Law & Policy,2018年40(2):196-215 ISSN：1467-9930
[Jiang, Jize] Univ Illinois, Criminol Law & Justice, 1007 W Harrison St, Chicago, IL 60607 USA.;[Kuang, Kai] Cent S Univ, Sch Law, Changsha, Hunan, Peoples R China.
[Jiang, Jize] Univ Illinois, Criminol Law & Justice, 1007 W Harrison St, Chicago, IL 60607 USA.
While the disparate legal treatment of immigrants in Western jurisdictions has been well documented in sociolegal scholarship, the potential legal inequality experienced by rural‐to‐urban migrants in China, who have become China's largest disadvantaged social group, has not garnered much attention. To fill the gap, this article empirically examines sentencing disparities related to the Hukou status of criminal offenders by employing quantitative data on criminal case processing in China. The results of our analysis reveal that rural‐to‐urban migrant defendants are more likely to be sentenced to prison than their urban counterparts. In addition, the penalty effect of being a rural‐to‐urban migrant is further magnified in jurisdictions with a larger concentration of migrants. Our findings suggest that discrimination against rural‐to‐urban migrants has become an emerging, significant form of legal inequality in China's criminal justice system, refracting and reinforcing the deep‐seated structural inequality associated with Hukou status in China. The research and policy implications of these findings are discussed.
Li, Xianhong*;Zhang, Beichuan;Li, Yang;Antonio, Anna Liza Malazarte;Chen, Yunliang;Williams, Ann Bartley
Women and Health,2016年56(8):940-956 ISSN：0363-0242
[Chen, Yunliang; Li, Xianhong] Cent S Univ, Sch Law, 605 Lu Shan Nan Lu, Changsha 410012, Hunan, Peoples R China.;[Li, Xianhong] Cent S Univ, Xiangya Nursing Sch, Changsha, Hunan, Peoples R China.;[Zhang, Beichuan] Qingdao Univ, Coll Med, Affiliated Hosp, Qingdao, Shandong, Peoples R China.;[Li, Yang] Qingdao Sanat Shandong Prov, Dept Dermatol, Qingdao, Shandong, Peoples R China.;[Antonio, Anna Liza Malazarte] Univ Calif Los Angeles, Fielding Sch Publ Hlth, Dept Biostat, Los Angeles, CA USA.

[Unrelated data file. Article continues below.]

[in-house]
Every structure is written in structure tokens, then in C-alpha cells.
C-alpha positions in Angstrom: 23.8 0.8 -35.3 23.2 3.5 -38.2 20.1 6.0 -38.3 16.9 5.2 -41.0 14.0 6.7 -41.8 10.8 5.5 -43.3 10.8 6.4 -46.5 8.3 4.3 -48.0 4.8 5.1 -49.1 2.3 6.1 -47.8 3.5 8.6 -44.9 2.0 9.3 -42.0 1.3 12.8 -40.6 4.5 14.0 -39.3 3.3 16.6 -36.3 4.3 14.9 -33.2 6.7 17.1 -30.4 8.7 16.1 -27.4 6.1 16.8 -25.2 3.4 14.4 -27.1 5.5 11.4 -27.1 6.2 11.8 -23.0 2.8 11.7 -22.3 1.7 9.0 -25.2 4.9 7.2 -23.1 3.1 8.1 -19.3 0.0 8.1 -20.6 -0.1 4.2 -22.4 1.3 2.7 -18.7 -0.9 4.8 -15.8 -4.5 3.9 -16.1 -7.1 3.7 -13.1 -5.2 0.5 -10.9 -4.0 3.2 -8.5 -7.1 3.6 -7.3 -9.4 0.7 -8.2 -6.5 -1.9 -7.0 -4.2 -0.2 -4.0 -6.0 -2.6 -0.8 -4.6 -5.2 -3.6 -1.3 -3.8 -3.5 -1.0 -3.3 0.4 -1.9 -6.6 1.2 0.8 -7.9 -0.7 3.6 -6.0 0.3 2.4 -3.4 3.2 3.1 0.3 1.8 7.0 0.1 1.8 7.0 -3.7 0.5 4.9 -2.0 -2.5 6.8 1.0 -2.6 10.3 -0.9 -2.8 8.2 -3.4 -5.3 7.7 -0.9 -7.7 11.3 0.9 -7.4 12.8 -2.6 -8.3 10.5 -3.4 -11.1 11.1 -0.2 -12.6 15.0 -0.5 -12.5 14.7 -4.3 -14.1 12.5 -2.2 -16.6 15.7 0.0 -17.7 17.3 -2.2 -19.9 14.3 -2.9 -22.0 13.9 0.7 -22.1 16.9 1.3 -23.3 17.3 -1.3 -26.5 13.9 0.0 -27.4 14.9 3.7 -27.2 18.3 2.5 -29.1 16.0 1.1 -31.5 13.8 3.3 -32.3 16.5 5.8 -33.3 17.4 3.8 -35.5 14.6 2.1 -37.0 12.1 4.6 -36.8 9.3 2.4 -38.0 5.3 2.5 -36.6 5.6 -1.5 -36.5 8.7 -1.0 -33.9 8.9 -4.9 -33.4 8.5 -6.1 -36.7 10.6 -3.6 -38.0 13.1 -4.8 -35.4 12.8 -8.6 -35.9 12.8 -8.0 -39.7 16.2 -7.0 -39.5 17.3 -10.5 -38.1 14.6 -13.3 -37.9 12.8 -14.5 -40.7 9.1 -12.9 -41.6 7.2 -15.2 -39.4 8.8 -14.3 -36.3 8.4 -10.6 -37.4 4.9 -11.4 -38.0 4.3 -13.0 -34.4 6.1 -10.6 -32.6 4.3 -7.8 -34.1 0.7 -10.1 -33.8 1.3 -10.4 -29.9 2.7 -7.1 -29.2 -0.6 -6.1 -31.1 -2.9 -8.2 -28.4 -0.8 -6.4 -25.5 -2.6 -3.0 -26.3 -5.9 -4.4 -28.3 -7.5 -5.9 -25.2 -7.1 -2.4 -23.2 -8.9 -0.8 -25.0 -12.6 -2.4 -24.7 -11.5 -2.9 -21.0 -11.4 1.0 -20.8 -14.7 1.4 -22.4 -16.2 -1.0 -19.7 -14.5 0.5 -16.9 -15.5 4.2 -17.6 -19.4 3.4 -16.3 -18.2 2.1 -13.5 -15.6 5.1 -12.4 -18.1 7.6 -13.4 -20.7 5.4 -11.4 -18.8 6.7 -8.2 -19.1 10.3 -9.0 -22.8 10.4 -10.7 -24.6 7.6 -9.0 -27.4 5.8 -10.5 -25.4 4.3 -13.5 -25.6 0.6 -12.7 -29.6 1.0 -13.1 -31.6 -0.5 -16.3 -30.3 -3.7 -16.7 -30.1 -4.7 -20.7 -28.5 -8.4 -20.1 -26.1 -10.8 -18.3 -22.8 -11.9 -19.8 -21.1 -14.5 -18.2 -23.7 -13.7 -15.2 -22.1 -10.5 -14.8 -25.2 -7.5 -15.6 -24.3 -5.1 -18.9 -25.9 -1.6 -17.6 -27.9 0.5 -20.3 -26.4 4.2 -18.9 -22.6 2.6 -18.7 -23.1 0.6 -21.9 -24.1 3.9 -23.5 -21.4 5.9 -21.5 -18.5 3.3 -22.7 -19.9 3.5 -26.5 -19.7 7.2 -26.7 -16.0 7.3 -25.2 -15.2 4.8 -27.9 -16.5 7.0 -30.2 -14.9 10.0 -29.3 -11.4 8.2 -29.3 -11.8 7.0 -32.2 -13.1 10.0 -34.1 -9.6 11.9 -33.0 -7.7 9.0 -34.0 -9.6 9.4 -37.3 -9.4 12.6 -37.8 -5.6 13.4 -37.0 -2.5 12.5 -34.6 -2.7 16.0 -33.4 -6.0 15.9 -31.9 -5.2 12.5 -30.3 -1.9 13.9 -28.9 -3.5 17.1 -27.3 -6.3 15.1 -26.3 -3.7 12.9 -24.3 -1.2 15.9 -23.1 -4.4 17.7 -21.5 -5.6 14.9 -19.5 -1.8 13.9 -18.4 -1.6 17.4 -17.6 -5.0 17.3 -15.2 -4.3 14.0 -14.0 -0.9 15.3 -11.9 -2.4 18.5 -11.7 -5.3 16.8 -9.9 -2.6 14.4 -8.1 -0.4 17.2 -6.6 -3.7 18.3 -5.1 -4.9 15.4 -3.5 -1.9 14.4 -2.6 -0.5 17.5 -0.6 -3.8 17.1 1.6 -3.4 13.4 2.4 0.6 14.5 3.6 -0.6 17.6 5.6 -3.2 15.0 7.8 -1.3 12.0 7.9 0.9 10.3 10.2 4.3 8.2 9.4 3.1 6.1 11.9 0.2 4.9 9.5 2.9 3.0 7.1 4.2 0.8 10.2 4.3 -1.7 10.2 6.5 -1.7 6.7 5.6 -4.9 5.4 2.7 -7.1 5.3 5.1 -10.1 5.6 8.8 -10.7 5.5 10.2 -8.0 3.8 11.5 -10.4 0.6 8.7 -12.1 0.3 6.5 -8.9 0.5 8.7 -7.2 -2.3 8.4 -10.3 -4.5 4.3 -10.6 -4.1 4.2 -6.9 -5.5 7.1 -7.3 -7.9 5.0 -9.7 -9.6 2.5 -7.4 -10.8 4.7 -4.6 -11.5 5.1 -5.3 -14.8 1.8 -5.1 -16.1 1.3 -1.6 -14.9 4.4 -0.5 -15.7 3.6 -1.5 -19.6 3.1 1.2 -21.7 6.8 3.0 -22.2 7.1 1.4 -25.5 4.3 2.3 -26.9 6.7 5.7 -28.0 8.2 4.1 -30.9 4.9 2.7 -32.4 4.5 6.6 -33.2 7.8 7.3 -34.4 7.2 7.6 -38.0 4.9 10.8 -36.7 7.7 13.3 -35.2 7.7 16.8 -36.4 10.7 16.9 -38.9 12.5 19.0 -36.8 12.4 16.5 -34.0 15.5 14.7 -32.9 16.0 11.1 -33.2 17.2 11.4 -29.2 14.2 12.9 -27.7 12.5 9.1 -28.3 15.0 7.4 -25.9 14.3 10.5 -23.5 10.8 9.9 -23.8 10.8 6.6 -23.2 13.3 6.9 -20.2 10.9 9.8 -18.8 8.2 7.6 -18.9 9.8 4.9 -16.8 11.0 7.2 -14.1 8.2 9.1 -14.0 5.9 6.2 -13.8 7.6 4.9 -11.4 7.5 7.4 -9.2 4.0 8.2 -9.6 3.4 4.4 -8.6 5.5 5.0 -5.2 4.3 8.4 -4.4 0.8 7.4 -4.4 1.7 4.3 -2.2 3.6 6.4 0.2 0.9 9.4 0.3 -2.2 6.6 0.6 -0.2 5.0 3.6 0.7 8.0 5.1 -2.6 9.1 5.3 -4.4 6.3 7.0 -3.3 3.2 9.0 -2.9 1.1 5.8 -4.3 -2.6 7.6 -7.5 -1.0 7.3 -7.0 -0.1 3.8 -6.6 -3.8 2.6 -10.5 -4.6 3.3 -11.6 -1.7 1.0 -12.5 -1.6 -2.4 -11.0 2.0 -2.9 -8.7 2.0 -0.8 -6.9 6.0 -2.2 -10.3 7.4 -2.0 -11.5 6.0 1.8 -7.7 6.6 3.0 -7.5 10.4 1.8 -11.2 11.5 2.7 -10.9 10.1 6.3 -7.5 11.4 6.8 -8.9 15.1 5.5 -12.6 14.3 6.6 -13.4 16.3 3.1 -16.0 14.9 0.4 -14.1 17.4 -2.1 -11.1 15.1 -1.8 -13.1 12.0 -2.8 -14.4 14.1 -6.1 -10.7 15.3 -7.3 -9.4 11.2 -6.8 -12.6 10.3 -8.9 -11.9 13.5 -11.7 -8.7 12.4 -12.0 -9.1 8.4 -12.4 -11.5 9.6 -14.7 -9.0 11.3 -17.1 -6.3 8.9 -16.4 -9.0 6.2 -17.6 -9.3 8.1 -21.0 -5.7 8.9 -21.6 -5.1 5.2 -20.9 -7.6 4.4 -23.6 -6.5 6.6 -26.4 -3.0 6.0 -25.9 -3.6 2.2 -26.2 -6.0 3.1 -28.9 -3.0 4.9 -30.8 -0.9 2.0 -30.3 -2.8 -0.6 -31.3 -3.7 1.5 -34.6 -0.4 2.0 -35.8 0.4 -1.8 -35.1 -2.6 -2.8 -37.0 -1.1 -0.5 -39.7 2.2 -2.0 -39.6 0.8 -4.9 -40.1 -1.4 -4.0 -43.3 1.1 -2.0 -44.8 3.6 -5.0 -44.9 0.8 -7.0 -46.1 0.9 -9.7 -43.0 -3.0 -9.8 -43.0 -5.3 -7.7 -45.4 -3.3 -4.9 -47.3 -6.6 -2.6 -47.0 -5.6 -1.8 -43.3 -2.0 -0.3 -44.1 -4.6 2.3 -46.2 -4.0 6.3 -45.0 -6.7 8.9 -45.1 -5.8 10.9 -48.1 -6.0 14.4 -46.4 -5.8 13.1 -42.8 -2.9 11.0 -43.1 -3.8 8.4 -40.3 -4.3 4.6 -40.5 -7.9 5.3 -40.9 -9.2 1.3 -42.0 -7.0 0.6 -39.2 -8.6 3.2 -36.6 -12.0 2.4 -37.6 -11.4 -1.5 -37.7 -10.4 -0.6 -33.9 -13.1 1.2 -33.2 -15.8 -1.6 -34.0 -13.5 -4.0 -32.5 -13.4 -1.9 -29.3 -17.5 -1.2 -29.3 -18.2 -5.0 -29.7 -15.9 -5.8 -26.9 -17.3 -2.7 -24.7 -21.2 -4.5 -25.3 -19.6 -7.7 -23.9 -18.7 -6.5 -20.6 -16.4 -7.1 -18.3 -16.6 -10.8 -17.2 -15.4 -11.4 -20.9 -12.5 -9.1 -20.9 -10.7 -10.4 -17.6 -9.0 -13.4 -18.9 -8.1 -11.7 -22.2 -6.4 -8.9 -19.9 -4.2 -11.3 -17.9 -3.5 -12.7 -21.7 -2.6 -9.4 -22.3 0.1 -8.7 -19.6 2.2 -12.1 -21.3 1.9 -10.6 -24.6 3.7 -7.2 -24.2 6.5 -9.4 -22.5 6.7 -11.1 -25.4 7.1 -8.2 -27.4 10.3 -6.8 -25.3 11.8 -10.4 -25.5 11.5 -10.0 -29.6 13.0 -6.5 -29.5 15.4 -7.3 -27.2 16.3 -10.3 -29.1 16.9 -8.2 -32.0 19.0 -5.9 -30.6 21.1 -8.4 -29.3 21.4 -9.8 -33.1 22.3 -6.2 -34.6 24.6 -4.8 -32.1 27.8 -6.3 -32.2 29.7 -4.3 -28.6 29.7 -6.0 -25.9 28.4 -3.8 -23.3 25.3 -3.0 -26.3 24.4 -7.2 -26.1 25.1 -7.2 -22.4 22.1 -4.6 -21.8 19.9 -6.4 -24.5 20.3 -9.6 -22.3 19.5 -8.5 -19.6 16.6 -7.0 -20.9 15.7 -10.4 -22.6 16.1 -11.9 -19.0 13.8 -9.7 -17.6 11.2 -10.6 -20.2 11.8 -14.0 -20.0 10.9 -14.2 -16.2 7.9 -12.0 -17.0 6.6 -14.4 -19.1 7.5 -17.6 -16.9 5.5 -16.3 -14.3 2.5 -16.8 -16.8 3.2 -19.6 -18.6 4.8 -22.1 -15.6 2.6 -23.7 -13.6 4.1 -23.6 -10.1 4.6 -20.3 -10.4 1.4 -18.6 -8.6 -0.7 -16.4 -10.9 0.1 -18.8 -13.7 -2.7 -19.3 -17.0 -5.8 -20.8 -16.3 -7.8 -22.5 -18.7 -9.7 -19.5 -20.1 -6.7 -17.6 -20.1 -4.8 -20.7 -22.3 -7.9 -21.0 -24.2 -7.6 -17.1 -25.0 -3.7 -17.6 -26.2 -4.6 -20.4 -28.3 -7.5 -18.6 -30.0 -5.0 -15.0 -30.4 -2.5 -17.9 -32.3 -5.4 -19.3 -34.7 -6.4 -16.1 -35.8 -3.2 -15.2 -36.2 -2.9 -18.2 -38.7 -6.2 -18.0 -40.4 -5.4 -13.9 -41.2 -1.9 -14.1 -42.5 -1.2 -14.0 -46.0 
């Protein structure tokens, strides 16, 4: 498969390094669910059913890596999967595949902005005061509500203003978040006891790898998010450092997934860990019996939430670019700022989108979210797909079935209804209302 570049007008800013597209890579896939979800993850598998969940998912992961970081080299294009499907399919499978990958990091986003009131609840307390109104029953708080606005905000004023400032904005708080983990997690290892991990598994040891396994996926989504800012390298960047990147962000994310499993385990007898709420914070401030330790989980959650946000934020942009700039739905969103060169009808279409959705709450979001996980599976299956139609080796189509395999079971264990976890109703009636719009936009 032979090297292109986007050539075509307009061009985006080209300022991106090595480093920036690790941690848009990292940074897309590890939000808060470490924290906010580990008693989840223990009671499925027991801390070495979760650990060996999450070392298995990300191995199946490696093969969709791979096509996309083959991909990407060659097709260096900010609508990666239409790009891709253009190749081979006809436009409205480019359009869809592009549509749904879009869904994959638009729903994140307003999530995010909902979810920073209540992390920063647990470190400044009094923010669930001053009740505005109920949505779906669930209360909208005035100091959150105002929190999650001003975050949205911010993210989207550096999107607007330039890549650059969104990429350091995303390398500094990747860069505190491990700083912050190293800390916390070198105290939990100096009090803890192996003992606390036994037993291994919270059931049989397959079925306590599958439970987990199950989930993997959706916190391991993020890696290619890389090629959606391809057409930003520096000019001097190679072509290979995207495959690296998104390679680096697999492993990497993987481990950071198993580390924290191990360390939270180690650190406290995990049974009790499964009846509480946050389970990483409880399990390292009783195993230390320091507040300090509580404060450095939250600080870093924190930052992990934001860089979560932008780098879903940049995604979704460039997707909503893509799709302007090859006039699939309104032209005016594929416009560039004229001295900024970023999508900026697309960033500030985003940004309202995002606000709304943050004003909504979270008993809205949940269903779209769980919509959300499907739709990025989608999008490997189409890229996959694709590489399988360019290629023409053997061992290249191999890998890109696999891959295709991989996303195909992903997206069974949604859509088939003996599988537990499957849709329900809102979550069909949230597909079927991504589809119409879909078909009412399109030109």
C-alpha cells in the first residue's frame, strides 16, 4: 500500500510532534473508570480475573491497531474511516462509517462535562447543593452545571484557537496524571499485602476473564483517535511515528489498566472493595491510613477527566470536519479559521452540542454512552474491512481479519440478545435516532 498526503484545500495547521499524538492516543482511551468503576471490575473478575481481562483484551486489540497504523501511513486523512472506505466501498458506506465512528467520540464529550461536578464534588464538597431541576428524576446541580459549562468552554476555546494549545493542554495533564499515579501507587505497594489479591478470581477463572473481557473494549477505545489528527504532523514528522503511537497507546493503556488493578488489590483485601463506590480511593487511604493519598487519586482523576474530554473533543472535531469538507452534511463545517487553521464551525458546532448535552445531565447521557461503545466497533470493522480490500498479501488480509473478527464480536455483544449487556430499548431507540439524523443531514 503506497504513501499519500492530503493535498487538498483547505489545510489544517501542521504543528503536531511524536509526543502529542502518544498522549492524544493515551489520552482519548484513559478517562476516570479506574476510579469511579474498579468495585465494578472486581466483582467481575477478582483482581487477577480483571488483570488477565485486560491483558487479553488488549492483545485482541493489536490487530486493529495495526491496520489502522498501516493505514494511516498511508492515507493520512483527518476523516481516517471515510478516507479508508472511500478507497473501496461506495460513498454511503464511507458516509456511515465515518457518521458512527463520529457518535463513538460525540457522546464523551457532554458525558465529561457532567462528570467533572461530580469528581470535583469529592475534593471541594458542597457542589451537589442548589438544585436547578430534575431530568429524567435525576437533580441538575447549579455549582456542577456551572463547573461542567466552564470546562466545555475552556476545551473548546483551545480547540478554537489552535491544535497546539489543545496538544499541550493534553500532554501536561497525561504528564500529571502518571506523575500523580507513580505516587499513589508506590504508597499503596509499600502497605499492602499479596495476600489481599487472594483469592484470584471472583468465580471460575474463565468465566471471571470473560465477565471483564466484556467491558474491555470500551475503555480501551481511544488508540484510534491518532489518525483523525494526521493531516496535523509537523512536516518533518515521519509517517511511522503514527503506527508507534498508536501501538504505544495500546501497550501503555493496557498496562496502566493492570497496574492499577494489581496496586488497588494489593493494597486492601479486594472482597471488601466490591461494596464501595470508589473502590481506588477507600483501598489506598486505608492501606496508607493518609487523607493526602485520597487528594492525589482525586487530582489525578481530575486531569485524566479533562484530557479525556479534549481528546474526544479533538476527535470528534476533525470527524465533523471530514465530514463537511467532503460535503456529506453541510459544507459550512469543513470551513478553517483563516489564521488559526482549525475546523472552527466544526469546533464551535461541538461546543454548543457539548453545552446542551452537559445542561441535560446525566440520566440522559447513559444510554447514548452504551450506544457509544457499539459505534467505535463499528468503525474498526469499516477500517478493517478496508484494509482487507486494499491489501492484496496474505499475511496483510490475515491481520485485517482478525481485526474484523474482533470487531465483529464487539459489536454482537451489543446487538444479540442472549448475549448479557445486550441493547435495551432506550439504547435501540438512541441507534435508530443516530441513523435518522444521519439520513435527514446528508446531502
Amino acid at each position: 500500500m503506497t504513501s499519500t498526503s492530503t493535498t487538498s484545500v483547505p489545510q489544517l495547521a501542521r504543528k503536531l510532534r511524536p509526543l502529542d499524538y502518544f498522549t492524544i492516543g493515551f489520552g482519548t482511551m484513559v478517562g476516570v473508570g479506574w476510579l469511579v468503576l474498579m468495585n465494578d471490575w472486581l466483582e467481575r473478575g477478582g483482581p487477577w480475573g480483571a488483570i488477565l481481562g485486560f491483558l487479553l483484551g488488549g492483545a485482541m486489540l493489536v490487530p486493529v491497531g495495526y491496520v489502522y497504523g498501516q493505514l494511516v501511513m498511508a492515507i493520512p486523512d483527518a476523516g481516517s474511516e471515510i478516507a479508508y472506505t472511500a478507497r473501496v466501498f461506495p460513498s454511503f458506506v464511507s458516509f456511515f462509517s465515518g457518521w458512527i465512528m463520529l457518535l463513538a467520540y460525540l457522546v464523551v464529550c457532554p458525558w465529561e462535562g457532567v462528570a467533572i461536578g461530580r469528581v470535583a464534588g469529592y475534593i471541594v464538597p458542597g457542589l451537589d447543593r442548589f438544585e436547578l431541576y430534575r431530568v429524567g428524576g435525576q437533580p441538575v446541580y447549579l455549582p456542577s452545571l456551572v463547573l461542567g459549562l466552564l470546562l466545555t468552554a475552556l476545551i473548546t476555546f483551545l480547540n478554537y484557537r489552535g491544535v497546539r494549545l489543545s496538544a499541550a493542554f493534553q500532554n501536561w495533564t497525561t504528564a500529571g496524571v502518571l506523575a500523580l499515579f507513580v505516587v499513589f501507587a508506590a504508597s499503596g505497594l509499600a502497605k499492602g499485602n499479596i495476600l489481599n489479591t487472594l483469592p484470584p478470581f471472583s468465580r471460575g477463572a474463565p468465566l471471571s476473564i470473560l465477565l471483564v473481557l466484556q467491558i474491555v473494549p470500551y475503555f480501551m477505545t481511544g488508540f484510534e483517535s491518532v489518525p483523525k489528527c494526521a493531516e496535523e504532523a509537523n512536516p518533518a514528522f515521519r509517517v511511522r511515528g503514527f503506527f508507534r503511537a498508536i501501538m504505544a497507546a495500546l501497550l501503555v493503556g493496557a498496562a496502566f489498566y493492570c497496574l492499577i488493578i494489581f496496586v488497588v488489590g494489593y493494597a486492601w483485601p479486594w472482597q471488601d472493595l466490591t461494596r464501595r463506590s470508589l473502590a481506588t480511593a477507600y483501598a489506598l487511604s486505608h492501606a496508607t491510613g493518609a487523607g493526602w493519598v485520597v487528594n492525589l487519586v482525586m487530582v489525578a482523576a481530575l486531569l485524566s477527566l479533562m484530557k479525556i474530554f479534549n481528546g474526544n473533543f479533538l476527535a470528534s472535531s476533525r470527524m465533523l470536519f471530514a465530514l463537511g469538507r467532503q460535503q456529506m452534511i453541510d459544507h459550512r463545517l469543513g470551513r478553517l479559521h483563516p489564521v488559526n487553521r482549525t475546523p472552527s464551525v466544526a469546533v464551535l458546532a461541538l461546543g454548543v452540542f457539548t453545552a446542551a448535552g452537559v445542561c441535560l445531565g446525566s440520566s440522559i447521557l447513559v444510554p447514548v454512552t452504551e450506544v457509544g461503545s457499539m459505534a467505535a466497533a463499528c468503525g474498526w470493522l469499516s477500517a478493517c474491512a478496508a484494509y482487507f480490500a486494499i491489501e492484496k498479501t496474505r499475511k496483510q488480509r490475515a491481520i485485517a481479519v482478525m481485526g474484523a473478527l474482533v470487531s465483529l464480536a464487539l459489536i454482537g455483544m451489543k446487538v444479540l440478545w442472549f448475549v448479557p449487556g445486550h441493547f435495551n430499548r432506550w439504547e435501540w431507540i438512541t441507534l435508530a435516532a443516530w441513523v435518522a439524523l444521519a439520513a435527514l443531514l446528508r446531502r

[Li, Xianhong] Cent S Univ, Sch Law, 605 Lu Shan Nan Lu, Changsha 410012, Hunan, Peoples R China.
*China;*HIV;*men who have sex with men;*mental health;*spouses;*suicidal ideation
In China, men who have sex with men (MSM) are the fastest growing population at risk for HIV. They face social stigma due to both MSM behavior and HIV. In addition, concern has been raised about the mental health of wives of MSM. In this cross-sectional study, the authors examine the mental health status of a sample of 135 of these women. Participants completed an Internet-administered questionnaire in Xi'an from April to June, 2012. Most were unaware at the time of marriage that their husbands were MSM. Physical abuse was frequently reported; depressive symptom and mental health (Symptom Checklist, SCL-90) scores were significantly higher than those of the general Chinese adult female population. A majority (59.8%) of women reported suicidal thoughts after discovering their husbands' MSM behavior; about 10% had attempted suicide. Multiple logistic regression revealed that women's experience with anal sex was associated with 7.8 times (95% CI: 1.3-65.9) greater odds of suicidal ideation. Also, women who demonstrated mental symptoms on the SCL-90 had 2.3 times (95% CI: 1.04-5.2) the odds of suicidal ideation. These results suggest that wives of MSM have a significant need for mental health care, suicide prevention, HIV education, and social support.